Computer-based drug design techniques are frequently used in the drug discovery pipeline to identify and/or optimize hit and lead molecules with the desired bioactivity profile. When the three-dimensional structure of the target protein is known, structure-based methods are often the first choice since they allow estimating directly the molecular interactions between a ligand and a receptor. Nowadays, even inexpensive computing machines, e.g. personal computer or small hardware infrastructures, can process large database of molecules that can be virtually screened in order to select novel candidate compounds for subsequent experimental tests. In the case of sirtuin enzymes, a variety of crystallographic structures derived from different organisms have been published in the last decade. The structures of human SIRT2, SIRT3, SIRT5 and SIRT6 are available in the Protein Data Bank, in unbound form or in complex with NAD+, substrates, or different reaction intermediates. Only one structure reports SIRT5 in complex with the known inhibitor suramin [74]. This amount of structural information was used in several computational studies aimed to discover new sirtuin inhibitors [48, 65, 67, 75, 88-93]. While most of these studies made use of virtual screening techniques as an effective method to screen commercial compound libraries to select compounds for in vitro testing, molecular modeling efforts were also directed to elucidate binding modes of known inhibitors and to rationalize the structure-activity relationship of identified molecules. In particular, modeling techniques such as prediction of the ligand binding affinity [67] or generation of three-dimensional models of different receptor conformations [75] were used. Overall, molecular docking results suggest that sirtuin inhibitors can bind different pockets depending on the sirtuin and on the specific ligand scaffold.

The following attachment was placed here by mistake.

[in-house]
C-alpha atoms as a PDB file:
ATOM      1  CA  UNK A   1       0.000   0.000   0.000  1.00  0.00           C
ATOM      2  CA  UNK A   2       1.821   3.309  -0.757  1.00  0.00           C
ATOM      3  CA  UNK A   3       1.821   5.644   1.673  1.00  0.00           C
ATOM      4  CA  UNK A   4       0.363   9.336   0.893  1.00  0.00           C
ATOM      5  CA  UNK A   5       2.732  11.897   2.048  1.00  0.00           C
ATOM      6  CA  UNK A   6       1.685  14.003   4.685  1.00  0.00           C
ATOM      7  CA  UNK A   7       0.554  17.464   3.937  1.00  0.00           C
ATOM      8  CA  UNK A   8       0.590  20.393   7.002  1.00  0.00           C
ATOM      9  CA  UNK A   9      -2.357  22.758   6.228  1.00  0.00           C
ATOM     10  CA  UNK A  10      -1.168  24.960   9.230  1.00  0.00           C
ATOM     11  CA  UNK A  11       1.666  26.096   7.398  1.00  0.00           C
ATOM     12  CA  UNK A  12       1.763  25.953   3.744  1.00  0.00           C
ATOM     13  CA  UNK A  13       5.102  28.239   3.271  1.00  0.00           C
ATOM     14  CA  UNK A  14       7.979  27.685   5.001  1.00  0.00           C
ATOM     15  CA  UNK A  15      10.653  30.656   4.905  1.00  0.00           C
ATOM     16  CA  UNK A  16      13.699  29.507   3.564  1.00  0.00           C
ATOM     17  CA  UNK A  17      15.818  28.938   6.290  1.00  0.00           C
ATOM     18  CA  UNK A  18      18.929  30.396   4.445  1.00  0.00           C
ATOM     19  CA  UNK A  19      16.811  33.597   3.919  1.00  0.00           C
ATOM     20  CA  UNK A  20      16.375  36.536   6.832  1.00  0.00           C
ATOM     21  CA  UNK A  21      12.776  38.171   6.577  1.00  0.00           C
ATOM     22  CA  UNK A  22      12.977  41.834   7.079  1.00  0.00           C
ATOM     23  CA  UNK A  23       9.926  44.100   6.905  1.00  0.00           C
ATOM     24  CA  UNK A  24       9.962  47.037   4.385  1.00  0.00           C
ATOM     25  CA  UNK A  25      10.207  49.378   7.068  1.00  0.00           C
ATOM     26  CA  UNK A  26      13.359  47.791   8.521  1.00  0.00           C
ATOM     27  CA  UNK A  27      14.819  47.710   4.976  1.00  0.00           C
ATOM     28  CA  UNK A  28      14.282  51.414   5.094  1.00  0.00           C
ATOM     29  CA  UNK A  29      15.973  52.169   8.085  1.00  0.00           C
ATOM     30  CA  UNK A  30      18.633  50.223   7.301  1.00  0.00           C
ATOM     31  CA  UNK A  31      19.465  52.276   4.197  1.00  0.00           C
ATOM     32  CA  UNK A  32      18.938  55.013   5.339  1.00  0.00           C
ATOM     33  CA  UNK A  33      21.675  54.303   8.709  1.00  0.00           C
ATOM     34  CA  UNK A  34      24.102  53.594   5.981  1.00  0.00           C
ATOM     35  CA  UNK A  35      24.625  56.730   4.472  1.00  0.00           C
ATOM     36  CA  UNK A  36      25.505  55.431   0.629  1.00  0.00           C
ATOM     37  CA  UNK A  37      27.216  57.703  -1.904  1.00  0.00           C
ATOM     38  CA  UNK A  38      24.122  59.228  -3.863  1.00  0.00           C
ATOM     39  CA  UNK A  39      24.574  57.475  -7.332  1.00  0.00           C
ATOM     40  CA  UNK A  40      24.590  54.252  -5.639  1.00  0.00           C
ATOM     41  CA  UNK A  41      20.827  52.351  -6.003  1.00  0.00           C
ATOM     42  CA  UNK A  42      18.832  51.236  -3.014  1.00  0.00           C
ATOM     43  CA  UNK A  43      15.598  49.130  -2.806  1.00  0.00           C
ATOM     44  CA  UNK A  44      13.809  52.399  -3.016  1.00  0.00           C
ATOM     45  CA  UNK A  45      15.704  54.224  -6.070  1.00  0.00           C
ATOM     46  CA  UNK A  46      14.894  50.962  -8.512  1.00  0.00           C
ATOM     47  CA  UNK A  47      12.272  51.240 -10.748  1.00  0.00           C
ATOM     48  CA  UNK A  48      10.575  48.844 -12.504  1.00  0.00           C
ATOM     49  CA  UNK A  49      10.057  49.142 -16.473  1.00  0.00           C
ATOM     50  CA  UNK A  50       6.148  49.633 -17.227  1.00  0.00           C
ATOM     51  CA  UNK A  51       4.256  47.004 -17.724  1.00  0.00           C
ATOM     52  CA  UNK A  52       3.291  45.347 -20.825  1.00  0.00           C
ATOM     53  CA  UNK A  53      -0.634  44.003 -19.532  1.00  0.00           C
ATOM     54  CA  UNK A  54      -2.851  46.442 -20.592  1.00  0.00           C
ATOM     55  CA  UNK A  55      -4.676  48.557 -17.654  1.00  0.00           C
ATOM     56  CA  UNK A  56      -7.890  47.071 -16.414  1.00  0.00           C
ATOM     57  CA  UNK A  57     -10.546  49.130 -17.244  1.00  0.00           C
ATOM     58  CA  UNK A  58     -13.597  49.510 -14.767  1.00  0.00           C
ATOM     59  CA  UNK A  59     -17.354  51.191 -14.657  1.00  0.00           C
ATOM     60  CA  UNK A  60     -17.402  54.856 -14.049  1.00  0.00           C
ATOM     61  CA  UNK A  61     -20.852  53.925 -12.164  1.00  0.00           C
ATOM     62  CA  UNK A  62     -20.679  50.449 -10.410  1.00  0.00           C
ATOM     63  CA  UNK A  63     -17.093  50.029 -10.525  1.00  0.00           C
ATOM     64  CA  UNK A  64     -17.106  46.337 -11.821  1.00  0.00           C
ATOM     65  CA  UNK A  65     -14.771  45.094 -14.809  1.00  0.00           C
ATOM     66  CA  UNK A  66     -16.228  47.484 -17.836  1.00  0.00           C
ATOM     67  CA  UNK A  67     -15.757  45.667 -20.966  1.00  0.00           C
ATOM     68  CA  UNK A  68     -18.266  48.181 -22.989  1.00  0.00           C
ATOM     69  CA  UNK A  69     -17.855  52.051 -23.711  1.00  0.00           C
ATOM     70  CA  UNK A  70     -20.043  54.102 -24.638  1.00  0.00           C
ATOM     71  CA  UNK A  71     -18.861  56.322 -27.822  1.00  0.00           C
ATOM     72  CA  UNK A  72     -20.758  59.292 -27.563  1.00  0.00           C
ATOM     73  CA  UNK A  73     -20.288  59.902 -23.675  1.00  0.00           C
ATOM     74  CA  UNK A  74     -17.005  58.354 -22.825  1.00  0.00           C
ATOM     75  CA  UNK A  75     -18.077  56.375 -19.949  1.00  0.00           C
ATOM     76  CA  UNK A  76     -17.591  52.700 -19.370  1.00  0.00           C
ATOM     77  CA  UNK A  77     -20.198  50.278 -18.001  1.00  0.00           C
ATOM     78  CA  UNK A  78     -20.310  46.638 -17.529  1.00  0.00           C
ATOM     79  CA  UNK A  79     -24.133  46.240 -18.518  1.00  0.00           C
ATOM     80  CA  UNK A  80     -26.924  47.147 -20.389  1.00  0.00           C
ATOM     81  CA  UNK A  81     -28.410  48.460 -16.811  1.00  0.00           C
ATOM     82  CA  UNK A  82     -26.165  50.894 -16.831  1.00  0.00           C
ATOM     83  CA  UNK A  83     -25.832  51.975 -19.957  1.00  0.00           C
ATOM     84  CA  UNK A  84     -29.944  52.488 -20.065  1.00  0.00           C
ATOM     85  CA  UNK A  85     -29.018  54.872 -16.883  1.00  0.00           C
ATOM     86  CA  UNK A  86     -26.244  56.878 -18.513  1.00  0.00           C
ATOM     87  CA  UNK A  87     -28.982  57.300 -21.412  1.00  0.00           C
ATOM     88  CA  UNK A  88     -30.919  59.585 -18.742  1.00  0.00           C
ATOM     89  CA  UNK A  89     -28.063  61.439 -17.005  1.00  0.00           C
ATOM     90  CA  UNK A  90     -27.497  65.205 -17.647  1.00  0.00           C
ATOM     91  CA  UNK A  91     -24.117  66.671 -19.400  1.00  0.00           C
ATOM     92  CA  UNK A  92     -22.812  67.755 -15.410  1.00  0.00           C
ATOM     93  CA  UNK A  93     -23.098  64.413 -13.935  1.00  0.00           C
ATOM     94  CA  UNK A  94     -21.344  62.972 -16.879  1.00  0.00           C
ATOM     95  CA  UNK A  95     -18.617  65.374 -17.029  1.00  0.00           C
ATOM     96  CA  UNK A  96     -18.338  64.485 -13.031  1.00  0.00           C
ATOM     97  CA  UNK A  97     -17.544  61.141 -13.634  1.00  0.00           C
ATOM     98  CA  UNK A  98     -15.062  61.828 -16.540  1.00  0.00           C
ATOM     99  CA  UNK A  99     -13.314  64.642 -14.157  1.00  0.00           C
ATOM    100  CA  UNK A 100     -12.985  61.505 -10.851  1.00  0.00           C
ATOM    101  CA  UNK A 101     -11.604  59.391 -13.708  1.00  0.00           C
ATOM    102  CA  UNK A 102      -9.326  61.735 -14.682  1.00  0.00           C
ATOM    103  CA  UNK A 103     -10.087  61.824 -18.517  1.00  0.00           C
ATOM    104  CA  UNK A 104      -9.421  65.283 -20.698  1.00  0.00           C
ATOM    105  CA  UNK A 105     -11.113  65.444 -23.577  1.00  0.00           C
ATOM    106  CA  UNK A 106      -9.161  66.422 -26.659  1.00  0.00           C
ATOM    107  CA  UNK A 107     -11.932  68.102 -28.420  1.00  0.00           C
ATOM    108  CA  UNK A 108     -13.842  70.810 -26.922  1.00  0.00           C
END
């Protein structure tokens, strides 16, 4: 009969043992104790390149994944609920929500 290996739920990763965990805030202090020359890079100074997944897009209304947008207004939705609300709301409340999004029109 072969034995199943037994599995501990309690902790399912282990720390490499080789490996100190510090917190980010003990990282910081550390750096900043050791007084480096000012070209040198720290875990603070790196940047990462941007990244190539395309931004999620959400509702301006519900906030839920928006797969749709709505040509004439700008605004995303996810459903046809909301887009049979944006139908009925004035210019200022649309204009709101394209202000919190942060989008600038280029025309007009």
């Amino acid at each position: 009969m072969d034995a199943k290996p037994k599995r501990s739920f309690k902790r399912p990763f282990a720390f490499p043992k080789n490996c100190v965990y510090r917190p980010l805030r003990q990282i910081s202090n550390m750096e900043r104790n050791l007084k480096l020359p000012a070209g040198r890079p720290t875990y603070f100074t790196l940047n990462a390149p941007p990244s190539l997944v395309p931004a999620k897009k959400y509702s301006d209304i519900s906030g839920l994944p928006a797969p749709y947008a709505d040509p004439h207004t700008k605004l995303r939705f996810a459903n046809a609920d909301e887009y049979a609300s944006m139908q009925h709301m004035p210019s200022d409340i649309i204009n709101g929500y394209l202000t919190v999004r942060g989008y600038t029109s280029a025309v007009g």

Despite the amount of knowledge that has been gathered in last years on sirtuin structures and on new small-molecule inhibitors, the drug discovery process driven by computational approaches is far from being saturated. For instance, compound libraries used in virtual screening experiment were so far rather limited. Considering the capability of virtual screening algorithms and the increasing power of computing infrastructures, it is nowadays feasible to virtually screen million-size databases of candidates molecules, even by using several freely accessible databases available to the scientific community [94, 95]. In this context, it is expected that additional virtual screening studies will be directed to sirtuins in search of more potent and diverse classes of sirtuin inhibitors. In addition it is expected that further structural insights, i.e. the elucidation of new crystallographic structures or the co-crystal structure of sirtuins with new ligands, will play an essential role to allow a more effective use of computational approaches, not only for improving the knowledge of binding processes, but also to assist the lead optimization process.